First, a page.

But when Trevor’s eyes caught Edgard’s, the punch of lust whomped him as sharply as a hoof to the belly, making him just as breathless.
Dammit, don’t look at me that way, Ed. Please.
Edgard banked the hunger in those topaz-colored eyes and Trevor silently breathed a sigh of relief.
The blank stare was a reaction they’d both mastered during the years they’d spent together on the road. If sponsors, promoters or fans caught wind of his and Edgard’s nocturnal proclivities they would’ve been blackballed. Or would’ve been beat to shit on a regular basis if the other rodeo cowboys suspected he and Edgard weren’t merely traveling partners. There’d been no choice but to become discreet.
Nothing discreet about the way Edgard had eyeballed him.
“Trev, hon, you comin’?”
“Go on. I’ll be right in after I take care of this motor.” He retreated to the barn, needing to find his balance after being knocked sideways.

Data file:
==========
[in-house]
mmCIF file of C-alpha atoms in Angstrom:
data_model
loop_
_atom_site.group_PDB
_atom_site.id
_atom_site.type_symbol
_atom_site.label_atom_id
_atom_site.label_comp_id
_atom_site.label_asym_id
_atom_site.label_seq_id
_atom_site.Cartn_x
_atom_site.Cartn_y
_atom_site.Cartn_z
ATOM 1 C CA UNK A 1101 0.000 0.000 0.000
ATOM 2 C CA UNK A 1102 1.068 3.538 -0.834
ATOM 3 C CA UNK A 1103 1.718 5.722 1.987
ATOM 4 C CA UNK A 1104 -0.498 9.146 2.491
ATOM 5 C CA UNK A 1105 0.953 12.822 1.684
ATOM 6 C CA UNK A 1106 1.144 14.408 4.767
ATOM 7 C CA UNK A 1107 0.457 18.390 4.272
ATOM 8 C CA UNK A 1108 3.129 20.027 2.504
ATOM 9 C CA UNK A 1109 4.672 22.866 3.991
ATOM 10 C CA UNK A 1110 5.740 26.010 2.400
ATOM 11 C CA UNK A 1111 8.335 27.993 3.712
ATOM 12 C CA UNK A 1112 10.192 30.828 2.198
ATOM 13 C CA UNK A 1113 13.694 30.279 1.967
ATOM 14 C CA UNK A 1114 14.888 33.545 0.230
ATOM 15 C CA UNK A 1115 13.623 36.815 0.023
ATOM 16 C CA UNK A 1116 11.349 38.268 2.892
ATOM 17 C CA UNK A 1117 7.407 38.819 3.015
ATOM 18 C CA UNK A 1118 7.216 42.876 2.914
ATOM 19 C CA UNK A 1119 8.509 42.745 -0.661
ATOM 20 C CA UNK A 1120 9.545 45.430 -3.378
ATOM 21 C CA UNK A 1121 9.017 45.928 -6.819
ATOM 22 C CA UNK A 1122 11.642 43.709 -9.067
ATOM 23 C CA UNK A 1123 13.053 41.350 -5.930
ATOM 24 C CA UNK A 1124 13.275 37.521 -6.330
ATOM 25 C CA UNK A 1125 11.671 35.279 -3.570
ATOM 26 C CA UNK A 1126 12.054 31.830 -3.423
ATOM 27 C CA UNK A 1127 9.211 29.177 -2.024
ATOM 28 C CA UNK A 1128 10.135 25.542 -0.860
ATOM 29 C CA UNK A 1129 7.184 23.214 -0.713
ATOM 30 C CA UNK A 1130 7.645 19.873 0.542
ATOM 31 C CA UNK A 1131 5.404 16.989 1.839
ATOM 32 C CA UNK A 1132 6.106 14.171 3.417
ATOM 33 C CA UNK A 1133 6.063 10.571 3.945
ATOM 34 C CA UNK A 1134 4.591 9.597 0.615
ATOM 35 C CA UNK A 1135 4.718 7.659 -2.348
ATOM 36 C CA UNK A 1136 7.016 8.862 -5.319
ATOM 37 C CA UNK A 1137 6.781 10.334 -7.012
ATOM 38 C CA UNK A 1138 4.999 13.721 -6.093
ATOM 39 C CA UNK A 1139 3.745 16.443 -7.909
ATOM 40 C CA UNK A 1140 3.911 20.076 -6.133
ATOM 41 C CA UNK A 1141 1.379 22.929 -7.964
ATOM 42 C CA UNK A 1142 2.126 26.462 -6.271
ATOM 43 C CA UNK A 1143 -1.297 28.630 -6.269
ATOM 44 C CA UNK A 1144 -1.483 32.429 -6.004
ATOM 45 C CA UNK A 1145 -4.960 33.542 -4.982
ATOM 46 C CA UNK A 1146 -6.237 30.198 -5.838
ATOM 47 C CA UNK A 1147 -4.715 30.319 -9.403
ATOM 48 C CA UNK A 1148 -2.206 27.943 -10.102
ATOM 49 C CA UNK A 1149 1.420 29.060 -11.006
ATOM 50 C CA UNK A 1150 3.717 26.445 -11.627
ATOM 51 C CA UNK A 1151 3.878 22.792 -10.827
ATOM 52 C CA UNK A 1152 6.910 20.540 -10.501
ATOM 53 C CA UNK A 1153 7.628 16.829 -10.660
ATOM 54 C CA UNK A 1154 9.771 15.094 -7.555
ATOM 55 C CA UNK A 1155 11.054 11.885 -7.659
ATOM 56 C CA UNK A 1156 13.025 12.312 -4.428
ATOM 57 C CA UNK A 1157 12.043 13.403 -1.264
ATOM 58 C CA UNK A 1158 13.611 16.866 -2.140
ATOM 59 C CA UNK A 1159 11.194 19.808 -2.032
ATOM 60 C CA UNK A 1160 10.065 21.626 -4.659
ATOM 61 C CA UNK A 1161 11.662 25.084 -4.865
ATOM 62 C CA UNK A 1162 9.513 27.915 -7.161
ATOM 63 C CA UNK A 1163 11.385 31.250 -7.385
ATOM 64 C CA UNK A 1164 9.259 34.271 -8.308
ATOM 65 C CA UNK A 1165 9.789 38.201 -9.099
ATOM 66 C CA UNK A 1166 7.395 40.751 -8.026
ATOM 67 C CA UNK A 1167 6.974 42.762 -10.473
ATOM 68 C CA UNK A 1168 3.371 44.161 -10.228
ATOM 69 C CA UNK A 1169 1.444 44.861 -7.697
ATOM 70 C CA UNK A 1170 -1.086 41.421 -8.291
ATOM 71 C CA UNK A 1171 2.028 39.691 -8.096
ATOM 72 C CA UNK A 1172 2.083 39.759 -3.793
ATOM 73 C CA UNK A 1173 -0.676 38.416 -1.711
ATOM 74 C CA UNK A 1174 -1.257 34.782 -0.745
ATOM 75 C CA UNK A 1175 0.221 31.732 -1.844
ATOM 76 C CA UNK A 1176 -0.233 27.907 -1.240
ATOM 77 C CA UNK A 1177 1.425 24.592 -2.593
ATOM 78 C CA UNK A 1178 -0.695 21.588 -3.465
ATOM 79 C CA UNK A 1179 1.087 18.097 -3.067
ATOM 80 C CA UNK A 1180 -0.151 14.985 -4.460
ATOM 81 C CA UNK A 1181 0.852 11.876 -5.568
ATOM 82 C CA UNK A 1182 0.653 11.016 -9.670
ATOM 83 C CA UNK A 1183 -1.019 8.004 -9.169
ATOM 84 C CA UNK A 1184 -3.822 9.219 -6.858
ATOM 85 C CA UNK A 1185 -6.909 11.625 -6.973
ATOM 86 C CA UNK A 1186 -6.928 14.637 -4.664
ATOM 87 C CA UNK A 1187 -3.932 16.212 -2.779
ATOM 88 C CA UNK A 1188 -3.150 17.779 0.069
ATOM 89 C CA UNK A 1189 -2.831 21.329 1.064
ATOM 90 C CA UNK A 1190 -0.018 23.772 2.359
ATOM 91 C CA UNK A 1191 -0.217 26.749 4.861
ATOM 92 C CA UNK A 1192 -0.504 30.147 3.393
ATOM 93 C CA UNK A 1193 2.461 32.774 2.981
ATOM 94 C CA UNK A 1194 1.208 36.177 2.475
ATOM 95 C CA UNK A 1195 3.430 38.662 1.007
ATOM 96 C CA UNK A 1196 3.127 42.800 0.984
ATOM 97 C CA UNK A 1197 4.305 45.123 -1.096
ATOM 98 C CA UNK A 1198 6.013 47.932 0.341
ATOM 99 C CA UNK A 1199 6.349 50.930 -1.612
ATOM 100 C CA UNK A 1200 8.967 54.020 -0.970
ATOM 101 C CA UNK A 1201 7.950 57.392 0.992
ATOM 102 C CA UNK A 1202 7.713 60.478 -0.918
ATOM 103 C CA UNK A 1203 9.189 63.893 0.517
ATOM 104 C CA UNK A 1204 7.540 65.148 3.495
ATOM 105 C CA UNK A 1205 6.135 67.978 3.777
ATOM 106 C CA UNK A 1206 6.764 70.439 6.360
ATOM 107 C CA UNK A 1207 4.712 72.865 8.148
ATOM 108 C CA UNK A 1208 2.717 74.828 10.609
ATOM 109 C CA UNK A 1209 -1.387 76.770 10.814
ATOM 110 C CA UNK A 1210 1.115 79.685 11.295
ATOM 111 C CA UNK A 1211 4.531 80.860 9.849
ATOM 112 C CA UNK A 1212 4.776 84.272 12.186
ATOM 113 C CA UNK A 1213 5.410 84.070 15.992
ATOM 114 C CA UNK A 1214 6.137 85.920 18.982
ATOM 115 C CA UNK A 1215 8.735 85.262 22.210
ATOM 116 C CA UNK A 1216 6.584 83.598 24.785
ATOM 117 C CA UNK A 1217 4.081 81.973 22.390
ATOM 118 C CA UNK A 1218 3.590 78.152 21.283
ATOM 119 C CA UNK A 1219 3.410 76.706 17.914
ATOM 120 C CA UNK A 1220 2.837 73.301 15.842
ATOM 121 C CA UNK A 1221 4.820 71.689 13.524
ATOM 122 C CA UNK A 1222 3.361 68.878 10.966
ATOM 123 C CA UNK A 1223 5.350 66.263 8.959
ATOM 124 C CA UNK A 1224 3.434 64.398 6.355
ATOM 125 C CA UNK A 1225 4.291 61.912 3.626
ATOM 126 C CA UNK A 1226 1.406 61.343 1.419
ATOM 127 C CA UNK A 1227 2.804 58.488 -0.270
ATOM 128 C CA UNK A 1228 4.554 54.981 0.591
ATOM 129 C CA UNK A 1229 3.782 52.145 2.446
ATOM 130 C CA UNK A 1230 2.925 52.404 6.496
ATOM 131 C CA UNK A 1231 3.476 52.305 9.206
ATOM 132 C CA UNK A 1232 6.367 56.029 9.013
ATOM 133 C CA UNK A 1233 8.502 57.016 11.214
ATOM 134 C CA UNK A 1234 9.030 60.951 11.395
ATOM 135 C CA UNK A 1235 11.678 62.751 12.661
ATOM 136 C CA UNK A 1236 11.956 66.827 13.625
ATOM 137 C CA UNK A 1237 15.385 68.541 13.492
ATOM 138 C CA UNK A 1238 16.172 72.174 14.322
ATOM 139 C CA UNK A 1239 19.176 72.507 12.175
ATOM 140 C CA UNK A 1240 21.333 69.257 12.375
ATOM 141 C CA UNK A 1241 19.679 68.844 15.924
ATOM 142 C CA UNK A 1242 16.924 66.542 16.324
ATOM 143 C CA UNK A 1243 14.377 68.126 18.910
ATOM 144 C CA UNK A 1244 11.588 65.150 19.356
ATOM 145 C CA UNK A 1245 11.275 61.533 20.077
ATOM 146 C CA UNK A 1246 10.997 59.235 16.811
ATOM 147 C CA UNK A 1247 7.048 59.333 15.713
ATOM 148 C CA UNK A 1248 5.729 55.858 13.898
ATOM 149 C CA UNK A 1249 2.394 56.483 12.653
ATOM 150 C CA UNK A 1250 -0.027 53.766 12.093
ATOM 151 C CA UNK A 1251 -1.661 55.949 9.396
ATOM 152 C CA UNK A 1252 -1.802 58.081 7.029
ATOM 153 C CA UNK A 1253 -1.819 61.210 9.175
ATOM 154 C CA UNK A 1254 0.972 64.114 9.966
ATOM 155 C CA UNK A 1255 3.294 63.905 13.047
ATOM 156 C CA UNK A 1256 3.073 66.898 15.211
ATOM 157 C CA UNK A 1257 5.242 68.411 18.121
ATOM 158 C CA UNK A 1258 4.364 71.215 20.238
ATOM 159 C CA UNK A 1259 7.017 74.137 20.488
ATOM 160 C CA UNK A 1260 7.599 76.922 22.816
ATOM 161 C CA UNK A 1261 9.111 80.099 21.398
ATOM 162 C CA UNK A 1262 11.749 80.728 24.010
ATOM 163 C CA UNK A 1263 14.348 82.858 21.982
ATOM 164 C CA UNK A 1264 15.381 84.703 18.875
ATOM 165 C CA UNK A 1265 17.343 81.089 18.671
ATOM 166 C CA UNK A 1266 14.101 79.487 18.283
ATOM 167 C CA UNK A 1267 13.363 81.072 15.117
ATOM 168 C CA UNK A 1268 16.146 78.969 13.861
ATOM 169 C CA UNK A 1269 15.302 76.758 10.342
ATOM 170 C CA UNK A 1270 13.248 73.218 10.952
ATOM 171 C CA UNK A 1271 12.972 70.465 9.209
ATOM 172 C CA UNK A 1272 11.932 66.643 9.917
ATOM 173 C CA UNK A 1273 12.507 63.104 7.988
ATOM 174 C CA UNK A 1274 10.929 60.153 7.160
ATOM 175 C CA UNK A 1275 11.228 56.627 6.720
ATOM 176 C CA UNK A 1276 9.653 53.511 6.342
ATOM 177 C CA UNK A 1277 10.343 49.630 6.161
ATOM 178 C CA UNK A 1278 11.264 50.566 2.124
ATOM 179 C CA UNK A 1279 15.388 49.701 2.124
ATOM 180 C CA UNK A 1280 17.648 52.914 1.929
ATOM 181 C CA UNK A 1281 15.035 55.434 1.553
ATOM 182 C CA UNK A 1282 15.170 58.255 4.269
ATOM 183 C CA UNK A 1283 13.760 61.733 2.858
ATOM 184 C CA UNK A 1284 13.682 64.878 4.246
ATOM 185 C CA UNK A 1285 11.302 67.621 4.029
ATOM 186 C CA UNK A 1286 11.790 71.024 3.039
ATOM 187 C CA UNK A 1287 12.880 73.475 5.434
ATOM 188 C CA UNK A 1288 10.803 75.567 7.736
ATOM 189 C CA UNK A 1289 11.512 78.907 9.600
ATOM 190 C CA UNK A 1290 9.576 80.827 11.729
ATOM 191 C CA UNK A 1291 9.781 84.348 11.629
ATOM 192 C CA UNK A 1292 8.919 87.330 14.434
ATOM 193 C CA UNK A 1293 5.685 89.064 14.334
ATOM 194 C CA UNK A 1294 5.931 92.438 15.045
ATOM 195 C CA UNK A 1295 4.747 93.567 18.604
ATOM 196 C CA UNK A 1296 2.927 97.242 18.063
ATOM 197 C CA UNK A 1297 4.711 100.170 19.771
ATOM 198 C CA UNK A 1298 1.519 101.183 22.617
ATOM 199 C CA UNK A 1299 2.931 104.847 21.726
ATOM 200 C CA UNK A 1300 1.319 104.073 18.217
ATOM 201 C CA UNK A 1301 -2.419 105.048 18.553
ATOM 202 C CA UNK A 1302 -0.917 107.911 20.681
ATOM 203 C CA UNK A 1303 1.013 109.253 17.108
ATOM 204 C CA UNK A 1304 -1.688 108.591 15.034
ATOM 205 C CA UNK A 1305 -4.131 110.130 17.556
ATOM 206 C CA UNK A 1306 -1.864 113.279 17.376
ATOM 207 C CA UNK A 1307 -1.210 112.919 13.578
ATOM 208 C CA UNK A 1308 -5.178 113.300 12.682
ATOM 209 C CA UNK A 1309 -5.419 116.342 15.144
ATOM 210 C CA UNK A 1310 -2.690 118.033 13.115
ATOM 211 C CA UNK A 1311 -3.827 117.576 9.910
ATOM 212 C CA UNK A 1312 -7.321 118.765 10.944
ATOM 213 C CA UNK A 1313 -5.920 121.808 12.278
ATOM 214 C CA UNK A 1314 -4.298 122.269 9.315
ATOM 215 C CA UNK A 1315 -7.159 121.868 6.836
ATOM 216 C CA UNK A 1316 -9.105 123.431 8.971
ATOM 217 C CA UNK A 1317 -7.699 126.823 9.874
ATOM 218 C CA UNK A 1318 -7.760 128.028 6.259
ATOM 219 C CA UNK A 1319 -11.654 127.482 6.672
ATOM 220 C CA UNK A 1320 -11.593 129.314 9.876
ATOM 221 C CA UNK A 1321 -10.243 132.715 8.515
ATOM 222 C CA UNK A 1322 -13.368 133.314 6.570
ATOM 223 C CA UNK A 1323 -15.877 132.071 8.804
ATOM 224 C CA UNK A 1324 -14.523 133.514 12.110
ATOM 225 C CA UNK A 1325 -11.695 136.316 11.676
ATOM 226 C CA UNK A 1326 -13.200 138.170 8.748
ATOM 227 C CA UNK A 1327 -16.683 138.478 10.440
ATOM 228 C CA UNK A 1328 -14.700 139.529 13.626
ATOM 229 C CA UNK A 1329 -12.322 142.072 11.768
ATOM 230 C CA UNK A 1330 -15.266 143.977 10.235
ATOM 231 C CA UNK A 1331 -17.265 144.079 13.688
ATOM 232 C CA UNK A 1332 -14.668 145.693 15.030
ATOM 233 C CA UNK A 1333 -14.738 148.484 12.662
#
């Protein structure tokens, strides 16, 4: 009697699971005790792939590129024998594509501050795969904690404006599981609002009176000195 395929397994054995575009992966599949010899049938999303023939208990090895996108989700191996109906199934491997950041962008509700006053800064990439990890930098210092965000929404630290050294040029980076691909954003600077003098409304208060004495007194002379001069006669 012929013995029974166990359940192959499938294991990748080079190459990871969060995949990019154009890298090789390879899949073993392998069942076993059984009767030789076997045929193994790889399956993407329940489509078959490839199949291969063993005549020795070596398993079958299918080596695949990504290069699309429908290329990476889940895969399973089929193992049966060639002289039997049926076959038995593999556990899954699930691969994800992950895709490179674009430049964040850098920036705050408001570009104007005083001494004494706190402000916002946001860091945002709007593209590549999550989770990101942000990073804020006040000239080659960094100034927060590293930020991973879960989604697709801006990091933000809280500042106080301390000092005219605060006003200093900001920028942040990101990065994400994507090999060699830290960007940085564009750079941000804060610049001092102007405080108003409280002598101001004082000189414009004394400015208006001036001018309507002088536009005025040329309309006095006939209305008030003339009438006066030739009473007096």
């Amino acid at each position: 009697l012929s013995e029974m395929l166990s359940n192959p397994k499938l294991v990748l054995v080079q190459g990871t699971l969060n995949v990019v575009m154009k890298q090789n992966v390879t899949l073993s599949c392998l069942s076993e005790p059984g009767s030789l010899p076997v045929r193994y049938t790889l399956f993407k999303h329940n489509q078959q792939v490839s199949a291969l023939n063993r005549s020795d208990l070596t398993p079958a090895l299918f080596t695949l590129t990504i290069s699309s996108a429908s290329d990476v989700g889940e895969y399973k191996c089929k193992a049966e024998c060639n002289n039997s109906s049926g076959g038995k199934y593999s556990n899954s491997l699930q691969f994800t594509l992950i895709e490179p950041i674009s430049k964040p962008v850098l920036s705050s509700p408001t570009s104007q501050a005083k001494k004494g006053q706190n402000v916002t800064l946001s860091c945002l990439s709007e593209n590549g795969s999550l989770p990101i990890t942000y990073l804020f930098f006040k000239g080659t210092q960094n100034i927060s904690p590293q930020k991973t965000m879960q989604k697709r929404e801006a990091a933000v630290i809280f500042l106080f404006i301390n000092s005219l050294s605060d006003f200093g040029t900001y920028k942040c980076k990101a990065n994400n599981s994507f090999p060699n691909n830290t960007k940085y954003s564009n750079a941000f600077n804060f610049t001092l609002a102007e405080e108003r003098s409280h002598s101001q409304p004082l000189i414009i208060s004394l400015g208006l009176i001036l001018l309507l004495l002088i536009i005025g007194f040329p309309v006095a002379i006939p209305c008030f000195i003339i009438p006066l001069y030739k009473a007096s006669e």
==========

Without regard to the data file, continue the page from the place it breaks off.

Edgard was here. Trevor’s gut clenched remembering the last time he’d seen the man. Remembering the misery on Edgard’s face, knowing his face reflected the same desolation when they’d said goodbye three and a half years ago.
Crippled by pain, fear, and loss, Trevor hadn’t had the balls to wrap Edgard in his arms one last time. He’d snapped off some dumbass comment and done nothing but sit on his ass in the horse trailer like a lump of moldy shit and watched him go.
No. Let him go.
He’d gotten drunk that night. And every night after for damn near six months. He’d f**ked every woman who’d crossed his path. Sex and booze did nothing to chase away the sense he’d made a huge mistake. Or on the really bad nights, his all-too smug relief that he’d never really felt “that way” about Edgard and he was glad the too-tempting bastard was gone for good.”
“Trevor paused mid-bite. “And?”
“And I’ll be good to go day after tomorrow,” Edgard said, fiddling with his napkin.